Sub-subtopic:   MR. JAMES JEROME, MEMBER FOR THE ELECTORAL DISTRICT OF SUDBURY
Permalink
?

Some hon. Members:

Hear, hear!

Topic:   OFFICIAL REPORT
Subtopic:   ELECTION OF SPEAKER
Sub-subtopic:   MR. JAMES JEROME, MEMBER FOR THE ELECTORAL DISTRICT OF SUDBURY
Permalink
NDP

John Edward Broadbent

New Democratic Party

Mr. Broadbent:

Perhaps this is a sign of the times. On a more serious note, on behalf of the New Democratic Party, I should like to indicate our support for the nomination of the hon. member for Sudbury (Mr. Jerome). In assuming this high office he is, of course, following an exceptional man, Mr. Lamoureux, who combined to a great degree the exceptional qualities of wit, intelligence and impartiality. It is our hope that in assuming his duties the hon. member for Sudbury will maintain those high standards established by Mr. Lamoureux. We wish him well.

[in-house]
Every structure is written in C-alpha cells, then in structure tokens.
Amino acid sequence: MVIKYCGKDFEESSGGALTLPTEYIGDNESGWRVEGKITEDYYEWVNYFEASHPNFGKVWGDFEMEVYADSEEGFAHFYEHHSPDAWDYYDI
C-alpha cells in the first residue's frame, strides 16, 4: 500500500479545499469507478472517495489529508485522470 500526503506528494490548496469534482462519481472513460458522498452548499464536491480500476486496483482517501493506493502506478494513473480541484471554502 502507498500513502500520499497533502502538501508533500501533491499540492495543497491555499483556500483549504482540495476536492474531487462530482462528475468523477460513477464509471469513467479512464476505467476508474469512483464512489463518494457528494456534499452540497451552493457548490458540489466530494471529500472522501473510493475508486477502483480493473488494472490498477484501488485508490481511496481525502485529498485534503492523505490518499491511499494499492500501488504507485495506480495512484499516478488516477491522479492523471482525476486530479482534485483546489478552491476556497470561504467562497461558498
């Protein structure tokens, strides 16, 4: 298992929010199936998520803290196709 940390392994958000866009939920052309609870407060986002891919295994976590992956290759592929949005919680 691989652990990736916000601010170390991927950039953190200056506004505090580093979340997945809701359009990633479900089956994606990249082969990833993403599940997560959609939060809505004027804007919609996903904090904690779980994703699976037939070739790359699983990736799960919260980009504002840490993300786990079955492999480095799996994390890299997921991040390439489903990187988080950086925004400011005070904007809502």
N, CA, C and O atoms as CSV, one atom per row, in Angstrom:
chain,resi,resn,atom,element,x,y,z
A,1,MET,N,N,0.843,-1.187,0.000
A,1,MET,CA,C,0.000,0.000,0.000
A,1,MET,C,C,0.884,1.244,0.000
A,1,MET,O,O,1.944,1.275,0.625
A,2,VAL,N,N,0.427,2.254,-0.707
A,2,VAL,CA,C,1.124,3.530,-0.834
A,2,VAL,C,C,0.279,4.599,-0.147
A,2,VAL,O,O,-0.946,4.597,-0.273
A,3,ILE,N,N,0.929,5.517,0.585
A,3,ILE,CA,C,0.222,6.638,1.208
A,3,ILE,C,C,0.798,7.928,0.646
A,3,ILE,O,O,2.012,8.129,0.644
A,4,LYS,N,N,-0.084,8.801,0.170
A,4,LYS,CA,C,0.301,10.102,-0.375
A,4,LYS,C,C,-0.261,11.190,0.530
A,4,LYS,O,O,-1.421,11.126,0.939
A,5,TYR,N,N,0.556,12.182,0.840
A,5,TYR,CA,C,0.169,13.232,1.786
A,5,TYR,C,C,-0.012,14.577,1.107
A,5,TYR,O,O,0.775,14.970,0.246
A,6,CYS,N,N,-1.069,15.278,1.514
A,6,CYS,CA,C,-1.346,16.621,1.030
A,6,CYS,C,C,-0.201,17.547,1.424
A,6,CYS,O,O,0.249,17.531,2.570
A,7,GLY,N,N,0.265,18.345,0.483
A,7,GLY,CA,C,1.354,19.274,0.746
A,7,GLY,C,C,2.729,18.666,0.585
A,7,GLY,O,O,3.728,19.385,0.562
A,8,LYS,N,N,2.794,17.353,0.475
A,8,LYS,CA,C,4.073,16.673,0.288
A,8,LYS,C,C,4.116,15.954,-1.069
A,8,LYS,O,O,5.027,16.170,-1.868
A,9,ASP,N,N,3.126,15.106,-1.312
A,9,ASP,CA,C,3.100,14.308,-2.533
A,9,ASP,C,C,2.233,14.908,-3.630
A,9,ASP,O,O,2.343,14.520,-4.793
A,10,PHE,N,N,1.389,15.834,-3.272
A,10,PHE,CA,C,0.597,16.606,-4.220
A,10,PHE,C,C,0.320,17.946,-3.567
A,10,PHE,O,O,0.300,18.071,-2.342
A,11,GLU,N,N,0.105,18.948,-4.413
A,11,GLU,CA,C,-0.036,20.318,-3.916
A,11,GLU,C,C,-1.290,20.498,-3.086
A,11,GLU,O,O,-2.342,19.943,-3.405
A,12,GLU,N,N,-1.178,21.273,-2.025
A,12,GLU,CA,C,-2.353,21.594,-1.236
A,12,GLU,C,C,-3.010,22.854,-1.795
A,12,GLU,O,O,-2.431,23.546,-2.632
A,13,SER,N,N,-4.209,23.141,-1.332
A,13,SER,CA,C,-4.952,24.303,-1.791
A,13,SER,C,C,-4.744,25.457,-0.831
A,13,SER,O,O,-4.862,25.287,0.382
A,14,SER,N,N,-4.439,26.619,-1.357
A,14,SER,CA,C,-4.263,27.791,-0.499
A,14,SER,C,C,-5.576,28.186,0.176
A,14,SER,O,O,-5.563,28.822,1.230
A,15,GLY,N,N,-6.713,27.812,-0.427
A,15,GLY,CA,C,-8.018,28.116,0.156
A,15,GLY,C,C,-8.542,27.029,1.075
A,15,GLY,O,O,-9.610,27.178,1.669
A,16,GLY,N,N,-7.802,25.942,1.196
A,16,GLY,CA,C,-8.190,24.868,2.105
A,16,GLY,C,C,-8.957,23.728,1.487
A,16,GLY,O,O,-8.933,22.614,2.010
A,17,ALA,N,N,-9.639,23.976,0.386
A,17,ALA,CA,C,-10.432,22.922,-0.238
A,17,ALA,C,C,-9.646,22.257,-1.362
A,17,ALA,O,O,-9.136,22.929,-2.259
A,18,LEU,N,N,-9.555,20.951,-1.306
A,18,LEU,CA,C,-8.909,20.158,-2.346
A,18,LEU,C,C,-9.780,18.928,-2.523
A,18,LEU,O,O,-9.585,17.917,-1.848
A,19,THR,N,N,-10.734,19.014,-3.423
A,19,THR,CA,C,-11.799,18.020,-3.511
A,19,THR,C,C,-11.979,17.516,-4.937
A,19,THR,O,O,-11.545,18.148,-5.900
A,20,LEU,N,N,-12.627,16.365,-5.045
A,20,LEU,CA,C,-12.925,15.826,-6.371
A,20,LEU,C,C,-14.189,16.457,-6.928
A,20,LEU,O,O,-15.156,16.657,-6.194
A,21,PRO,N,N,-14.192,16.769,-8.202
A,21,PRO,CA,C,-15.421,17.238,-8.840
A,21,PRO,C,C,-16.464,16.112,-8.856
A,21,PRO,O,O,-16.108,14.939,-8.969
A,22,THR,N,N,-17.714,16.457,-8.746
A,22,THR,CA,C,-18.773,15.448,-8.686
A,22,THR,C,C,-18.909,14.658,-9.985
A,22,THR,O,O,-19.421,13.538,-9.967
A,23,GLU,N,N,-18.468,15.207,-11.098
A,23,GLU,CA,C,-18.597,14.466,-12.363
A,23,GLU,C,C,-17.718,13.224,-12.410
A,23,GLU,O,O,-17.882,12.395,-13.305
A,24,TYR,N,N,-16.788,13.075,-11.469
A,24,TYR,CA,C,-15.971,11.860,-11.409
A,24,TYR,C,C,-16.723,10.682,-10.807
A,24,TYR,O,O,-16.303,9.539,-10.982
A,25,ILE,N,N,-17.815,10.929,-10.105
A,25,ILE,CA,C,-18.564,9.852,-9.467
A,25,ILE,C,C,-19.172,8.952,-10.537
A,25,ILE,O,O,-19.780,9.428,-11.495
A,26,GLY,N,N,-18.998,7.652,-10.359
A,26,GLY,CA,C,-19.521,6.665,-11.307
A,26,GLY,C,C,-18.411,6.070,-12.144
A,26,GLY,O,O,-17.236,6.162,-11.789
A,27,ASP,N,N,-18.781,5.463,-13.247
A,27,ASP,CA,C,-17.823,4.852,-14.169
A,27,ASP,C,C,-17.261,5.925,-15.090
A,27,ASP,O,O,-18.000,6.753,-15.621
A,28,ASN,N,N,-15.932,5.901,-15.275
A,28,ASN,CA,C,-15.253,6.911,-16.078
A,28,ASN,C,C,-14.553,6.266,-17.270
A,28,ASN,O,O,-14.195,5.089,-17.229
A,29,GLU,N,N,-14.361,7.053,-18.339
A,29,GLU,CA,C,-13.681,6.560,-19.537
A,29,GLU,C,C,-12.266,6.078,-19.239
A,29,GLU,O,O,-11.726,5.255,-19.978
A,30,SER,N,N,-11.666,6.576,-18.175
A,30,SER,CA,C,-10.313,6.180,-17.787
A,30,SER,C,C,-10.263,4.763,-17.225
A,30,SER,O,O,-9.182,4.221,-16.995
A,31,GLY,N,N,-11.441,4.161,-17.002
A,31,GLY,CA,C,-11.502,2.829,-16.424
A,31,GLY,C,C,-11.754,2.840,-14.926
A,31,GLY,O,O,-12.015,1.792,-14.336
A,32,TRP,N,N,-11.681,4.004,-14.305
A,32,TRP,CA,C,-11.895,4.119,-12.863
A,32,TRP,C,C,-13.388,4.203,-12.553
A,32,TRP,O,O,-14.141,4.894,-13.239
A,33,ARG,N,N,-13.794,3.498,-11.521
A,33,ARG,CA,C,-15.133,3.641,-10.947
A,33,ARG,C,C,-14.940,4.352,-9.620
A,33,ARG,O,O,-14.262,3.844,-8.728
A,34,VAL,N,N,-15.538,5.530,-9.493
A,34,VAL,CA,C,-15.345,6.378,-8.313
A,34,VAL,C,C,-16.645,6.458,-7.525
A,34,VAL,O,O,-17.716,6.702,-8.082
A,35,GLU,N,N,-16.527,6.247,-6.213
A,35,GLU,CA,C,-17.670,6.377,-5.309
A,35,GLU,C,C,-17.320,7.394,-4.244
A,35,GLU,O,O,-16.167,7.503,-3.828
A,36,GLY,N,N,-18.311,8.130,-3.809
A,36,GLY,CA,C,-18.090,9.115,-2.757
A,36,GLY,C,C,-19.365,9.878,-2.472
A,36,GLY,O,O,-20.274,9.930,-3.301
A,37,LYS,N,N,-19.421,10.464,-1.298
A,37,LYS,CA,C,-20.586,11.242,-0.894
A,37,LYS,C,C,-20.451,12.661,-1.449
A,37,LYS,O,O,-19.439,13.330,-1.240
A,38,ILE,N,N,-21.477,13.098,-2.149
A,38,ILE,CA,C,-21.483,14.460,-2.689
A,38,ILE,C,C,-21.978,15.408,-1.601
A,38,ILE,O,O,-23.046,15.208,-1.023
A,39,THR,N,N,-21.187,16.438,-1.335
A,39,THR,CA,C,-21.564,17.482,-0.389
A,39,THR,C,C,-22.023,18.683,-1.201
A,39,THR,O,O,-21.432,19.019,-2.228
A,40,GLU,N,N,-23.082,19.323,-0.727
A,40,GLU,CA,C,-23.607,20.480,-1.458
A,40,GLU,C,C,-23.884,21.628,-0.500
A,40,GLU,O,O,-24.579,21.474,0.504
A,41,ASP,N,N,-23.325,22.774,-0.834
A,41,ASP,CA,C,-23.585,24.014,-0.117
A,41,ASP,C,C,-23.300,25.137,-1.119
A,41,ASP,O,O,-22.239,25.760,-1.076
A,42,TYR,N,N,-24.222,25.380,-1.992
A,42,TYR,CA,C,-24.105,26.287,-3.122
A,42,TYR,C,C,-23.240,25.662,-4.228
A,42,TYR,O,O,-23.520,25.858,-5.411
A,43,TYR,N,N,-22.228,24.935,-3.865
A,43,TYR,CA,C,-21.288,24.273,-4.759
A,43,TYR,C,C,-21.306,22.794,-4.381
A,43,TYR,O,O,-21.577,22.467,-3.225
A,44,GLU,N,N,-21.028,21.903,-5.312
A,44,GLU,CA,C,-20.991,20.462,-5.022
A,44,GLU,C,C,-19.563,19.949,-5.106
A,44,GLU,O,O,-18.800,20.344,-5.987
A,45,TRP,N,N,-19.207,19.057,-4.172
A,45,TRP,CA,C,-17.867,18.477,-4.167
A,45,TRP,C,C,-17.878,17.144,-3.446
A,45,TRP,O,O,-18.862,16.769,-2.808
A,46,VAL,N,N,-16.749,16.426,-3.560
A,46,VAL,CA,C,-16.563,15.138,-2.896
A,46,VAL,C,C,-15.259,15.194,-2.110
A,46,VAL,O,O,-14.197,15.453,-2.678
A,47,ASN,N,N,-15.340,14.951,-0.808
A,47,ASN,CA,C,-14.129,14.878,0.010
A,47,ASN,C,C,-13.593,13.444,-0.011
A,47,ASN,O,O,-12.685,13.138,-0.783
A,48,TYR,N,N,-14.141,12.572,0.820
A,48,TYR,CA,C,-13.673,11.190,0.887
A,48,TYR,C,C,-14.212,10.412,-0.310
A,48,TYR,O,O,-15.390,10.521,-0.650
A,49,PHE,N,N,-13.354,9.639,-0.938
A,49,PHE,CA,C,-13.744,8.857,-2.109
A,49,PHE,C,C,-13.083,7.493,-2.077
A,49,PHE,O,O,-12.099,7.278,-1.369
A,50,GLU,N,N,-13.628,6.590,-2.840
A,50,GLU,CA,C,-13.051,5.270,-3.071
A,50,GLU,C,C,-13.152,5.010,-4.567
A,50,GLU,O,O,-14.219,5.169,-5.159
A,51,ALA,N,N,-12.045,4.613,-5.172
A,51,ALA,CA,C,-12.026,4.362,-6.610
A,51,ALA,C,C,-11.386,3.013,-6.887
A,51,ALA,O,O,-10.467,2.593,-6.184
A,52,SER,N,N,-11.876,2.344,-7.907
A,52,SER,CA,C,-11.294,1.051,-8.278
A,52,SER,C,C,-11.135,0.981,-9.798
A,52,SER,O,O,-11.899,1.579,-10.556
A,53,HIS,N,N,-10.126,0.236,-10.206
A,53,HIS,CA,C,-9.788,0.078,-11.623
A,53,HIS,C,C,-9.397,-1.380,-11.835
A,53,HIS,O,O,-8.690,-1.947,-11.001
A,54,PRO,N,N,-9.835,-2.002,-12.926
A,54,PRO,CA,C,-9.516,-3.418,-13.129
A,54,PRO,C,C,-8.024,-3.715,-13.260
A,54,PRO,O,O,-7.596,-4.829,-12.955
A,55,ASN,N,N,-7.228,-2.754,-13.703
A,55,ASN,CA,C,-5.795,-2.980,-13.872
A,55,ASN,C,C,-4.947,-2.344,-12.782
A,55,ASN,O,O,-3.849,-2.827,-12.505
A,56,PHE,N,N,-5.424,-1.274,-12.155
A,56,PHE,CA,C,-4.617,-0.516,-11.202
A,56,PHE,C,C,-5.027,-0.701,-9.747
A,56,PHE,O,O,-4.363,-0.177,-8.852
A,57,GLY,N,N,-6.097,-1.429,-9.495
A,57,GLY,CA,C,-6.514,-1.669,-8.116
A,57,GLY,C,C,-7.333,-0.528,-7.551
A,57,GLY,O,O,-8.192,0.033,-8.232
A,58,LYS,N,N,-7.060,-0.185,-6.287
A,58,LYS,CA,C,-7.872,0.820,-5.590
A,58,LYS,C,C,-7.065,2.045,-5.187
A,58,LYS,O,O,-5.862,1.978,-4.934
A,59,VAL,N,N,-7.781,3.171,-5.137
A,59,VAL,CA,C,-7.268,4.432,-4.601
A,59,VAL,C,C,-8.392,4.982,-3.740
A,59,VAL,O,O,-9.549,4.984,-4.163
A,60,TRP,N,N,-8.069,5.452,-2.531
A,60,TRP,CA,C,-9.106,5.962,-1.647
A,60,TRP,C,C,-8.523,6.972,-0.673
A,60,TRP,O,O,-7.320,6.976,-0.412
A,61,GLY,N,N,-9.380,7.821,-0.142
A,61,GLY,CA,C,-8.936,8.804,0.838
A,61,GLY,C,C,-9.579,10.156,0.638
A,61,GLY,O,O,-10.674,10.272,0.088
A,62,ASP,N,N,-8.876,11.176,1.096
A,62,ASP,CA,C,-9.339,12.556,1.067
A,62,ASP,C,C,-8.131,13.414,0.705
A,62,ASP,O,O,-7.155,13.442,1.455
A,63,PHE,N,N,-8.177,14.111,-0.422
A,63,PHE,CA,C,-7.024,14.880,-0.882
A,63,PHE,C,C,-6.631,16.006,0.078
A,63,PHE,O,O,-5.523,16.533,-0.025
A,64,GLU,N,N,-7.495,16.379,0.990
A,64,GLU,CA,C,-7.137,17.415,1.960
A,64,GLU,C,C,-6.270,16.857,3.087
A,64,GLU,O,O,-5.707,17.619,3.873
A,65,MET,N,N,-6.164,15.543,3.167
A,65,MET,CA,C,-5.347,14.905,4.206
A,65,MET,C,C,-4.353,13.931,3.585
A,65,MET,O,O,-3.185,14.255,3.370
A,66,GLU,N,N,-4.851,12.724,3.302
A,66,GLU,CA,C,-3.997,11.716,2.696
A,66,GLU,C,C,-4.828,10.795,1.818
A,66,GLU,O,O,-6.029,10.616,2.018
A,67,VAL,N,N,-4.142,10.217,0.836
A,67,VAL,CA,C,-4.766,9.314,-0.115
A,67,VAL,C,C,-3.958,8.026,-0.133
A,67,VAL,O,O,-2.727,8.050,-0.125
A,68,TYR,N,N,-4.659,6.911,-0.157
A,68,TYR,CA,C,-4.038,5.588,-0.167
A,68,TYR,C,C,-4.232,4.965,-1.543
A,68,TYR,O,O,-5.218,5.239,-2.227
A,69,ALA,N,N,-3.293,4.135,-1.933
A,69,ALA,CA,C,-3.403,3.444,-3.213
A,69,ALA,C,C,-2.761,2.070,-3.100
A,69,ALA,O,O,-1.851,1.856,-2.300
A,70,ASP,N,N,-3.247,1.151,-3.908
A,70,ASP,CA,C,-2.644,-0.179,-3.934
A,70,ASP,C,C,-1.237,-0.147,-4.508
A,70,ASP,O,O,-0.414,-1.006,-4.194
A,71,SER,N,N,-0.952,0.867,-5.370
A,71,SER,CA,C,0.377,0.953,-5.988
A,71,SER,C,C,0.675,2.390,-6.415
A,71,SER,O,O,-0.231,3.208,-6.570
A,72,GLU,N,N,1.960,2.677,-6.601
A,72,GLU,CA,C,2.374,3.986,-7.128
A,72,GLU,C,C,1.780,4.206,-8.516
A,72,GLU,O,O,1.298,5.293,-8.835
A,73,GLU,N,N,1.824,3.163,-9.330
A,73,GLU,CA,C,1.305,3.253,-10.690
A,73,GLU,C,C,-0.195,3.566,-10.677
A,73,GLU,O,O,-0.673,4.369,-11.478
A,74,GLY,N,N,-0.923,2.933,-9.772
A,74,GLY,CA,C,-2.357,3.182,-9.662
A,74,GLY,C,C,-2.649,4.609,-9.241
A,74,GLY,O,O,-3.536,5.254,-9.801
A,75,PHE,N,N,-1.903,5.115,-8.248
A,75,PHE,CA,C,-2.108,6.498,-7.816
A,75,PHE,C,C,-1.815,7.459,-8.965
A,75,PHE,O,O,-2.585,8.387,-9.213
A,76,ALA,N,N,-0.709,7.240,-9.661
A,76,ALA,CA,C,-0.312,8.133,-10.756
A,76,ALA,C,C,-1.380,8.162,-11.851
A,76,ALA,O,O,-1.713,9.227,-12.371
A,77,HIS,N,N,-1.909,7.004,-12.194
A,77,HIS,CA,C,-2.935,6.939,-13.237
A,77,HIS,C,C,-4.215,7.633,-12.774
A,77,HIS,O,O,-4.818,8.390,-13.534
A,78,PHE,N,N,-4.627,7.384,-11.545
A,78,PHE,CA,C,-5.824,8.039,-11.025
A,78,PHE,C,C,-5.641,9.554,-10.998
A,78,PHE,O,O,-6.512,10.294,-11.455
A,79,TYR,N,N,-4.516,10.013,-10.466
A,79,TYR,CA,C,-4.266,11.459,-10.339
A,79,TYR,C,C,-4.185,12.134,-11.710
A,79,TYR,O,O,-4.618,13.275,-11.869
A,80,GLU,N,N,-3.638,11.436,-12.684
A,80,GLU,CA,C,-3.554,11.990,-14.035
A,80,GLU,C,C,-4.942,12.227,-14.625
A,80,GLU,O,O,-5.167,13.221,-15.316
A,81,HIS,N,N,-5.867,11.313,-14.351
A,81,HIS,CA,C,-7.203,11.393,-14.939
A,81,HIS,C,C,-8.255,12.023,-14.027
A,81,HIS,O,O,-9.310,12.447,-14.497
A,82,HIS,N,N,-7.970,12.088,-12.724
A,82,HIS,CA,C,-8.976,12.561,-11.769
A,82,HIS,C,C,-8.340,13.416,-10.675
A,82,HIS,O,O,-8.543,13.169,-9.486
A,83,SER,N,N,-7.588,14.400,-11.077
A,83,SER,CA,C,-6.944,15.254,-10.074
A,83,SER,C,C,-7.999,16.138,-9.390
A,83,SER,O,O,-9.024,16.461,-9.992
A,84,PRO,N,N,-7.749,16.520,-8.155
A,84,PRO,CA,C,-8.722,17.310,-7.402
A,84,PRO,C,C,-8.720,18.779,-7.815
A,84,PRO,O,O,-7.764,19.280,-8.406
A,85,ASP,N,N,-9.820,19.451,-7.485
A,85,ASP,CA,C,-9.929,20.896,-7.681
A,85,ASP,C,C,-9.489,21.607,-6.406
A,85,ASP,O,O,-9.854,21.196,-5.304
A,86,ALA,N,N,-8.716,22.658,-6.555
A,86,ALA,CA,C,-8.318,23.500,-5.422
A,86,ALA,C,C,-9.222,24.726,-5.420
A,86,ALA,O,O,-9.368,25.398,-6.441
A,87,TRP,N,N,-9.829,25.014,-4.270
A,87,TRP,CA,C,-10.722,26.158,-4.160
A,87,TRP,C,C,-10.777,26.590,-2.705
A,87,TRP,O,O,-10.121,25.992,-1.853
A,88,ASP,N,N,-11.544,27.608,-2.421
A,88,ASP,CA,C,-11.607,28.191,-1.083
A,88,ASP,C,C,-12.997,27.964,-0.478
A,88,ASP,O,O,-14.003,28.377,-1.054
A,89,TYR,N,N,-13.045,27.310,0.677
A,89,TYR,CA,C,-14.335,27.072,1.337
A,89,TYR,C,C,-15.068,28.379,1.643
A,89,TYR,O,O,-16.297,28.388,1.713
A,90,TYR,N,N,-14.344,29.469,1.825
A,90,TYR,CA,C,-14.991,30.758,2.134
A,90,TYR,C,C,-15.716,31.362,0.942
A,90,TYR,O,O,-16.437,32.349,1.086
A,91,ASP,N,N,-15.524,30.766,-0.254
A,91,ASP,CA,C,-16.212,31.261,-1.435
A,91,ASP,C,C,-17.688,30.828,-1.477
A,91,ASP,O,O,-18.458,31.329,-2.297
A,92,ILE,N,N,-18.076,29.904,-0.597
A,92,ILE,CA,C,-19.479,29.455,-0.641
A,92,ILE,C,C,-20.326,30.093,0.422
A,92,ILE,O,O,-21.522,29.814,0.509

Topic:   OFFICIAL REPORT
Subtopic:   ELECTION OF SPEAKER
Sub-subtopic:   MR. JAMES JEROME, MEMBER FOR THE ELECTORAL DISTRICT OF SUDBURY
Permalink
?

Some hon. Members:

Hear, hear!

Topic:   OFFICIAL REPORT
Subtopic:   ELECTION OF SPEAKER
Sub-subtopic:   MR. JAMES JEROME, MEMBER FOR THE ELECTORAL DISTRICT OF SUDBURY
Permalink

September 30, 1974